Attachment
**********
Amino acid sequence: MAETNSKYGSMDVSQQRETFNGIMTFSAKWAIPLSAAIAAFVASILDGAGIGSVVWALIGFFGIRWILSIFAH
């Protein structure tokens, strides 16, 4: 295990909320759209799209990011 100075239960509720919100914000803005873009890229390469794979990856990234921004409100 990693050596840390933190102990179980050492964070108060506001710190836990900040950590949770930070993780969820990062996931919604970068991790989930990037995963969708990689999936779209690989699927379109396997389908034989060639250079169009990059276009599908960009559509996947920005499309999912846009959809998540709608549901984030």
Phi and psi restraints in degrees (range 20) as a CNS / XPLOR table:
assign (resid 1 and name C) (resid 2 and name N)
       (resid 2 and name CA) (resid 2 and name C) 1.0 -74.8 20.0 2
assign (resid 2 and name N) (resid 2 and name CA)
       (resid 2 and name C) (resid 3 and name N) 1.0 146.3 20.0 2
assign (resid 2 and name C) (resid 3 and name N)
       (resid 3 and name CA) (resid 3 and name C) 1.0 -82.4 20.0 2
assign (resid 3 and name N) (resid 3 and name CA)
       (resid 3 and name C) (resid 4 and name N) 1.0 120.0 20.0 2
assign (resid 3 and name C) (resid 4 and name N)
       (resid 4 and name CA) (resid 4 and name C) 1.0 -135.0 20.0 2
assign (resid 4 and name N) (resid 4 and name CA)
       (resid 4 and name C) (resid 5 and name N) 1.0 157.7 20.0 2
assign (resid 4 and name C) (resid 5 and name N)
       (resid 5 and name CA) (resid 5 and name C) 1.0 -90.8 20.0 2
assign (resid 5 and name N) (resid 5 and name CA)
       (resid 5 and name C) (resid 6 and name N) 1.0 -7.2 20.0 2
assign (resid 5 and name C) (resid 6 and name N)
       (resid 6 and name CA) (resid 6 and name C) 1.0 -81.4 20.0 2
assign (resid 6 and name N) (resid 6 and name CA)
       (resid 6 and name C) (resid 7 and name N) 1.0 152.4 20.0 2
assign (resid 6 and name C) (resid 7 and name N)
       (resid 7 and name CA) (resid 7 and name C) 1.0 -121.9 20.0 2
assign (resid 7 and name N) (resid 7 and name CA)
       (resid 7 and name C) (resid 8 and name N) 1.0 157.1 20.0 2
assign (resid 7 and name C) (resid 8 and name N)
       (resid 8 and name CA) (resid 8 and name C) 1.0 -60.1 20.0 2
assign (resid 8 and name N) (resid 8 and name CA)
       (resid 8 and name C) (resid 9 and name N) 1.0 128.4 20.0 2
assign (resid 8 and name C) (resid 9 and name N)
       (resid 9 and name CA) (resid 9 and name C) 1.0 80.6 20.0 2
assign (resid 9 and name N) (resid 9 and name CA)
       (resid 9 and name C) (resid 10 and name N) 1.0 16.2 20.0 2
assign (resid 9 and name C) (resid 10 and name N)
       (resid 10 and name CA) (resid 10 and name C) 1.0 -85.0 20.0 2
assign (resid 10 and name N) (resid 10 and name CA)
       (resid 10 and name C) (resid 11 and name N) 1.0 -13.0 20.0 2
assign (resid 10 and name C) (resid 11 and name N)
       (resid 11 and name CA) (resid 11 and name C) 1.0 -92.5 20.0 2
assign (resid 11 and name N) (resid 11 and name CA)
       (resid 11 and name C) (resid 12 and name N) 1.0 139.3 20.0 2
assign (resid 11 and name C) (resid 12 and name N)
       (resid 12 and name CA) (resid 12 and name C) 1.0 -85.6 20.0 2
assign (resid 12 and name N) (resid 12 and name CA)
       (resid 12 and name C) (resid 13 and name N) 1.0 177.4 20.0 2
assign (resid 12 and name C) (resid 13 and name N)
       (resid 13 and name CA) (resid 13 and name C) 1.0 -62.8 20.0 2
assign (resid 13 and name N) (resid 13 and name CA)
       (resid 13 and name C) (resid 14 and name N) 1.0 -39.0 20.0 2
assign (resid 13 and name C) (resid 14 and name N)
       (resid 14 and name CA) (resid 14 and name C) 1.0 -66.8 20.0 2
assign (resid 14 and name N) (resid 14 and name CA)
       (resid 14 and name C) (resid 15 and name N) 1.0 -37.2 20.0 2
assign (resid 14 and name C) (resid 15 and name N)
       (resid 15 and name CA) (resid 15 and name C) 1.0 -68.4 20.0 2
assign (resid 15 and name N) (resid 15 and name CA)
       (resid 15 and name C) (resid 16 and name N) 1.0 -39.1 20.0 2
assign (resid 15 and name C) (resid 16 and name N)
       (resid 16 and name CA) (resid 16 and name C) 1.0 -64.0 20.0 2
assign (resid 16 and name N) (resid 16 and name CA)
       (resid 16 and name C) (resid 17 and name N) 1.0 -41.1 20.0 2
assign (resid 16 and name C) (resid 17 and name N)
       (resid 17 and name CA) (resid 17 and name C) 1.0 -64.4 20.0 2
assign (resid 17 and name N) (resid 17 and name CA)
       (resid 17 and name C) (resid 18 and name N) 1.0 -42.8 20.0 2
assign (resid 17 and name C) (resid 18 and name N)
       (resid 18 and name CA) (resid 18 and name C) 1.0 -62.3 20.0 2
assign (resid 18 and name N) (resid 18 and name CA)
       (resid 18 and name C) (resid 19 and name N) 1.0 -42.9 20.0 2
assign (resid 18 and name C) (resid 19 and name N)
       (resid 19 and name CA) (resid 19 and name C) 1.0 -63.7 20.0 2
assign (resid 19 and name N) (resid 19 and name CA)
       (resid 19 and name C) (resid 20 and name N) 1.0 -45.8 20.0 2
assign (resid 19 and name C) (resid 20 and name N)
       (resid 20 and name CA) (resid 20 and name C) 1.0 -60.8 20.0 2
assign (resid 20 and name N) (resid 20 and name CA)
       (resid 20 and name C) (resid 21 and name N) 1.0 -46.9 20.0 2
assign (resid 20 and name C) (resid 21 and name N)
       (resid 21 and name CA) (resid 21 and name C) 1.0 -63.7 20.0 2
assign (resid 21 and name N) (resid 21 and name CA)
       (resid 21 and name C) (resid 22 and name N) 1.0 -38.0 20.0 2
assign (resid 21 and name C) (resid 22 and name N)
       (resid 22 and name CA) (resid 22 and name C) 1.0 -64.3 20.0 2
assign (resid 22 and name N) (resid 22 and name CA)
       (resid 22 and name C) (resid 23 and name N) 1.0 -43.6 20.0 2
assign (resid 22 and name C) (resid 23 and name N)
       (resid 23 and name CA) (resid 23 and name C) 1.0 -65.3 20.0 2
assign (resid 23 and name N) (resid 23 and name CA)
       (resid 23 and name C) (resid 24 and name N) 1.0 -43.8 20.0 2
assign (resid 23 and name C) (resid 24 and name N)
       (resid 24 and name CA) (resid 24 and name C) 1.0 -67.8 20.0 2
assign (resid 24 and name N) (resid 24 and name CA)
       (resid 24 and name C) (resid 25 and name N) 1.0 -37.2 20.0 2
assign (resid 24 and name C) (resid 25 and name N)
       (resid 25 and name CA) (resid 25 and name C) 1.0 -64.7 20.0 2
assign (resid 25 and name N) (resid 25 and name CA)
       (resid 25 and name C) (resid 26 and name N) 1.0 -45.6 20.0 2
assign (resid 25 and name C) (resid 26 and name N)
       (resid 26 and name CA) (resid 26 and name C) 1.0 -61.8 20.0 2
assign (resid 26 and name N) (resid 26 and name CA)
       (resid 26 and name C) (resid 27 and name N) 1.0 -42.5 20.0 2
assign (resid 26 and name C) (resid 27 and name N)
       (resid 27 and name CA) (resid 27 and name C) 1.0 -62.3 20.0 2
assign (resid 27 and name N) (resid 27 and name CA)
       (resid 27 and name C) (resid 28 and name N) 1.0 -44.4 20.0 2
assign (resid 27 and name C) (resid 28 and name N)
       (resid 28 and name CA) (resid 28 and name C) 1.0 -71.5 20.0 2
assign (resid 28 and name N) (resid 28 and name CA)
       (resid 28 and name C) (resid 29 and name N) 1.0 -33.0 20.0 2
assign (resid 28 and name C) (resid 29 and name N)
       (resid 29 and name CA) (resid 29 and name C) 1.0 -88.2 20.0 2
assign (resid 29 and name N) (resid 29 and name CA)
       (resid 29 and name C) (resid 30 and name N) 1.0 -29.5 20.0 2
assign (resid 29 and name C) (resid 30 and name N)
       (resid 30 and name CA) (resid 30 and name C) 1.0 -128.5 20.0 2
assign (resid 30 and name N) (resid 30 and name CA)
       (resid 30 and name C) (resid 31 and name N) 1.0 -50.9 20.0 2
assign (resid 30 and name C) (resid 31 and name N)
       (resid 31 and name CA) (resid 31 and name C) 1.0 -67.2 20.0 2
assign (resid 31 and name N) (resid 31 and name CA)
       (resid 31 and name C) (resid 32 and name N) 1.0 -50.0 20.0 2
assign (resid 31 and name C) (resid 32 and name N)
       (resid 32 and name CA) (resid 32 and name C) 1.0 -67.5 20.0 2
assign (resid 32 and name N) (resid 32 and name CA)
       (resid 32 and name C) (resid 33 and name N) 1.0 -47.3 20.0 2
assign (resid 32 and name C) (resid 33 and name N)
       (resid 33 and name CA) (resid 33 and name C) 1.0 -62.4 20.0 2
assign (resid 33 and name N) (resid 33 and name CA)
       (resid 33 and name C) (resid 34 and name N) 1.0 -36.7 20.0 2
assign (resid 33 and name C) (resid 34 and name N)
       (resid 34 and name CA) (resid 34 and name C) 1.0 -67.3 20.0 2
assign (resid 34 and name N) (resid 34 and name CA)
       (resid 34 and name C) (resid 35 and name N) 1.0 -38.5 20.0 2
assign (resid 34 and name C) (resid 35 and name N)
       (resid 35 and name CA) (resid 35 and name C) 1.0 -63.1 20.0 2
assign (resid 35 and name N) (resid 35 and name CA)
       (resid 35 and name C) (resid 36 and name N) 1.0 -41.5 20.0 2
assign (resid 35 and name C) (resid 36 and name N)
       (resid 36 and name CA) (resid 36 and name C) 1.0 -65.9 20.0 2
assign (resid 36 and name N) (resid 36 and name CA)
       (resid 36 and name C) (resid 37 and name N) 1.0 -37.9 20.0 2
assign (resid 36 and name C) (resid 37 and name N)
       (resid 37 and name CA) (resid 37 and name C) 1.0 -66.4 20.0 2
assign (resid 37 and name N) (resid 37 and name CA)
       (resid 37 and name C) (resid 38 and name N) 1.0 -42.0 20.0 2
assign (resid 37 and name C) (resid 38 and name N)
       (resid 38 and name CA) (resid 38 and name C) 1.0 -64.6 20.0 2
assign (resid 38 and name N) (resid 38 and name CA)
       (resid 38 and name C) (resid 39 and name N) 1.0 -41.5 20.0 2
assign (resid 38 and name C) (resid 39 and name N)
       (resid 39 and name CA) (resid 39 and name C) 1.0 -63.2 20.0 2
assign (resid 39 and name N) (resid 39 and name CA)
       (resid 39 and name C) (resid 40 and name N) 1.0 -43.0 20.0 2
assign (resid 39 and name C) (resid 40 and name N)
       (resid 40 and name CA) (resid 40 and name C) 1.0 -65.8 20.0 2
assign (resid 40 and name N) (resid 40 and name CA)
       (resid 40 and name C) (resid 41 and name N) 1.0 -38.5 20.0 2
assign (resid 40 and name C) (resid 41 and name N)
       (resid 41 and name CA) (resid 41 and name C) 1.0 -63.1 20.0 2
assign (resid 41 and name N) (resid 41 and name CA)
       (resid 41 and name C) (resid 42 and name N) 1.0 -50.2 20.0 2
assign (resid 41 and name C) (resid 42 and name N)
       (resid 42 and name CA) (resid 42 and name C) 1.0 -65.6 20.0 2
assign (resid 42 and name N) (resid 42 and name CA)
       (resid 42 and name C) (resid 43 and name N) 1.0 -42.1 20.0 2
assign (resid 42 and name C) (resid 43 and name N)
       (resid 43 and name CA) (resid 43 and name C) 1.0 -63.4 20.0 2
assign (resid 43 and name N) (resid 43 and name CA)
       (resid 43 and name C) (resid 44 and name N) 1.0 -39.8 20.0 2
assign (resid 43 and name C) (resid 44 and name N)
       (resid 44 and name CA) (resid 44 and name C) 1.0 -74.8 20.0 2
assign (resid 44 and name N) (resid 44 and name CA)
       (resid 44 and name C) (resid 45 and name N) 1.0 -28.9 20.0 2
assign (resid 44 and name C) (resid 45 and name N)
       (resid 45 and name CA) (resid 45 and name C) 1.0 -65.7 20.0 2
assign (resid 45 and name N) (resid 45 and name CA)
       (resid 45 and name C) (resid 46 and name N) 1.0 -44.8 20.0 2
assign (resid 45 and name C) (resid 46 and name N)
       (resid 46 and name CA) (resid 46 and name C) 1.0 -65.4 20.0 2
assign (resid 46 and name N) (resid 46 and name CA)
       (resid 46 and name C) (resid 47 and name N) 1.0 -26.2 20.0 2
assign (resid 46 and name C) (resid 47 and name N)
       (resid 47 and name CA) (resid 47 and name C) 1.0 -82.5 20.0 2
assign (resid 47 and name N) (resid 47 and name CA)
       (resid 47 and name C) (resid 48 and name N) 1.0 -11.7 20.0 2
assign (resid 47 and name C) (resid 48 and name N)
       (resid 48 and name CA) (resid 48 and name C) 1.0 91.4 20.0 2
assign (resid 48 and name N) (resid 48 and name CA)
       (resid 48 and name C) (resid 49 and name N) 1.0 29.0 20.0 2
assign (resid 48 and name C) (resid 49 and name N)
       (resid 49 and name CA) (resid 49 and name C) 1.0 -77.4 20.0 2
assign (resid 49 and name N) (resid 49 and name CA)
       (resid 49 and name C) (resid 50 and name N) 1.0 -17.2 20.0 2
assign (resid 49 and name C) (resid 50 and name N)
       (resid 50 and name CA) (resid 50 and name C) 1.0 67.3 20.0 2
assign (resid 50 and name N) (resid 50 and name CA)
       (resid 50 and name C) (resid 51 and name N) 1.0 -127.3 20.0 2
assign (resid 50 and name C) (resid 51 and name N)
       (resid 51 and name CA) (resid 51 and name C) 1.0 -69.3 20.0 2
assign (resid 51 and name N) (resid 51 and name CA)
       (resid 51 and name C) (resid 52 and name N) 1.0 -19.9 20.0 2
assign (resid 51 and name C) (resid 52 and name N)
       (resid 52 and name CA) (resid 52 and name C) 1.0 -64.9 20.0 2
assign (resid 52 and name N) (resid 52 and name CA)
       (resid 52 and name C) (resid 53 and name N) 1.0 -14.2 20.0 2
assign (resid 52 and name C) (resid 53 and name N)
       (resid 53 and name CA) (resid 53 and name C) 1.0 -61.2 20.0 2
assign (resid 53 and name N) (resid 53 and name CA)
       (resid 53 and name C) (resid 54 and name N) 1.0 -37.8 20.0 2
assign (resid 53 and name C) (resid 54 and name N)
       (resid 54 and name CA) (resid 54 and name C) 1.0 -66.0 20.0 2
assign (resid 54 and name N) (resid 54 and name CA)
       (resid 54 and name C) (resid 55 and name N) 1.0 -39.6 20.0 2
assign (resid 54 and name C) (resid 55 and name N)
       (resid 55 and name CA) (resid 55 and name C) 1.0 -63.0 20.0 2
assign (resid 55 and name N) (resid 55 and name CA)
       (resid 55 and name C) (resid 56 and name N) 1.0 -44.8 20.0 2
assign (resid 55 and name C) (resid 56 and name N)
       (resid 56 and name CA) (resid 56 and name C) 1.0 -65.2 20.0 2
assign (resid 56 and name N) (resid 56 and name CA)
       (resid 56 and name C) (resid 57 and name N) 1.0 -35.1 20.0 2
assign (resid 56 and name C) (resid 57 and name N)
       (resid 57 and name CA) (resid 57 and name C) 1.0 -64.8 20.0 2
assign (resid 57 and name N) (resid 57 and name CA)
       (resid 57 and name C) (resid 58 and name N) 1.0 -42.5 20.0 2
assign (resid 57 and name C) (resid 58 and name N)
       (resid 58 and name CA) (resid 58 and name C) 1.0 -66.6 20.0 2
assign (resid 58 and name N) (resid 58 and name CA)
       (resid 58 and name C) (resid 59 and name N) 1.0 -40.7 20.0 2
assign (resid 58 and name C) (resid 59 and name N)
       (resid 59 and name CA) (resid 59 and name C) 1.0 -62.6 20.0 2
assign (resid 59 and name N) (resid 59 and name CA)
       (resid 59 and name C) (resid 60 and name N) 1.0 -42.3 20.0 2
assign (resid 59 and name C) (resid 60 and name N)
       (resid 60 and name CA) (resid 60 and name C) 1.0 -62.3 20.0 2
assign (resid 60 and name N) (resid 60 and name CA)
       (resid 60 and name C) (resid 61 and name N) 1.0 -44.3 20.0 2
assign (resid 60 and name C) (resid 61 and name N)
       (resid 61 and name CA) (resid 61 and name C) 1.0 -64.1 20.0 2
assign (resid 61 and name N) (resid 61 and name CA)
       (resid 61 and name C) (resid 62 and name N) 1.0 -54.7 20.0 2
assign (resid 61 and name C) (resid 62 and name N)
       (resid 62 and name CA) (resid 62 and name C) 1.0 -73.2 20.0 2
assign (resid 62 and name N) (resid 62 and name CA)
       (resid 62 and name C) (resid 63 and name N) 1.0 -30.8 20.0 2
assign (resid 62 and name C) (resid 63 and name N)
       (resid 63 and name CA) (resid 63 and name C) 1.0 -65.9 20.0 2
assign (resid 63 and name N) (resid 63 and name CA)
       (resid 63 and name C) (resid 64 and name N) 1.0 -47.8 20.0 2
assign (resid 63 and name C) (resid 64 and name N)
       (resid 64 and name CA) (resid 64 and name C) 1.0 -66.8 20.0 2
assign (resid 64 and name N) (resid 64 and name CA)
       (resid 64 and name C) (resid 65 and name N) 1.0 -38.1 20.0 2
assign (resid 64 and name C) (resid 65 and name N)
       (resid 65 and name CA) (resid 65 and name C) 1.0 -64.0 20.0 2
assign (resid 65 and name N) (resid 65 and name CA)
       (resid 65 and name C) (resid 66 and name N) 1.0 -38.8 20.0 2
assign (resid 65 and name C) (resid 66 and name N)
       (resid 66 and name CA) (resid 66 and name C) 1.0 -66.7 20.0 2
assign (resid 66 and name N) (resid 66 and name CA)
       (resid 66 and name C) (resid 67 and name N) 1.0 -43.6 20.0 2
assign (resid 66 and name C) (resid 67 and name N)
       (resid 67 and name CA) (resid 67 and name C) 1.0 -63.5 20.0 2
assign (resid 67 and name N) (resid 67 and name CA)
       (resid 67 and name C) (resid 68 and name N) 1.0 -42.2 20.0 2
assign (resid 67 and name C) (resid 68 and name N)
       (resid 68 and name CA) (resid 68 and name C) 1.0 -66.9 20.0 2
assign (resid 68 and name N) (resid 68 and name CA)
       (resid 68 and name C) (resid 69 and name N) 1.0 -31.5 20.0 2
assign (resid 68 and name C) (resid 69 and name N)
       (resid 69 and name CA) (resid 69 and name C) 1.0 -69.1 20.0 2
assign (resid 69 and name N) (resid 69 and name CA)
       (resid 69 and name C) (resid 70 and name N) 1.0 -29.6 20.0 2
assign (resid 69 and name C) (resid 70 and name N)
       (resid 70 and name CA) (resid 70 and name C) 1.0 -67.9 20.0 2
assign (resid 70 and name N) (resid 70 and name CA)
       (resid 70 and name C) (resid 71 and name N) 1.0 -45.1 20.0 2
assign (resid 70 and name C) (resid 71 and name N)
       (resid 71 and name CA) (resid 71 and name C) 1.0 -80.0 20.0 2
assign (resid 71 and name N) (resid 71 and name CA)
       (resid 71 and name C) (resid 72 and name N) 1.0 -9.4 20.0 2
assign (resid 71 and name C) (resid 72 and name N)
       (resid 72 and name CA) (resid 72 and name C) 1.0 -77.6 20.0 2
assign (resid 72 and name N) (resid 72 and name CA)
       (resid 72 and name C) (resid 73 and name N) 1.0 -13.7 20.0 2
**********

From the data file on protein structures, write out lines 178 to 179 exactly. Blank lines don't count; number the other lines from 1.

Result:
assign (resid 45 and name N) (resid 45 and name CA)
       (resid 45 and name C) (resid 46 and name N) 1.0 -44.8 20.0 2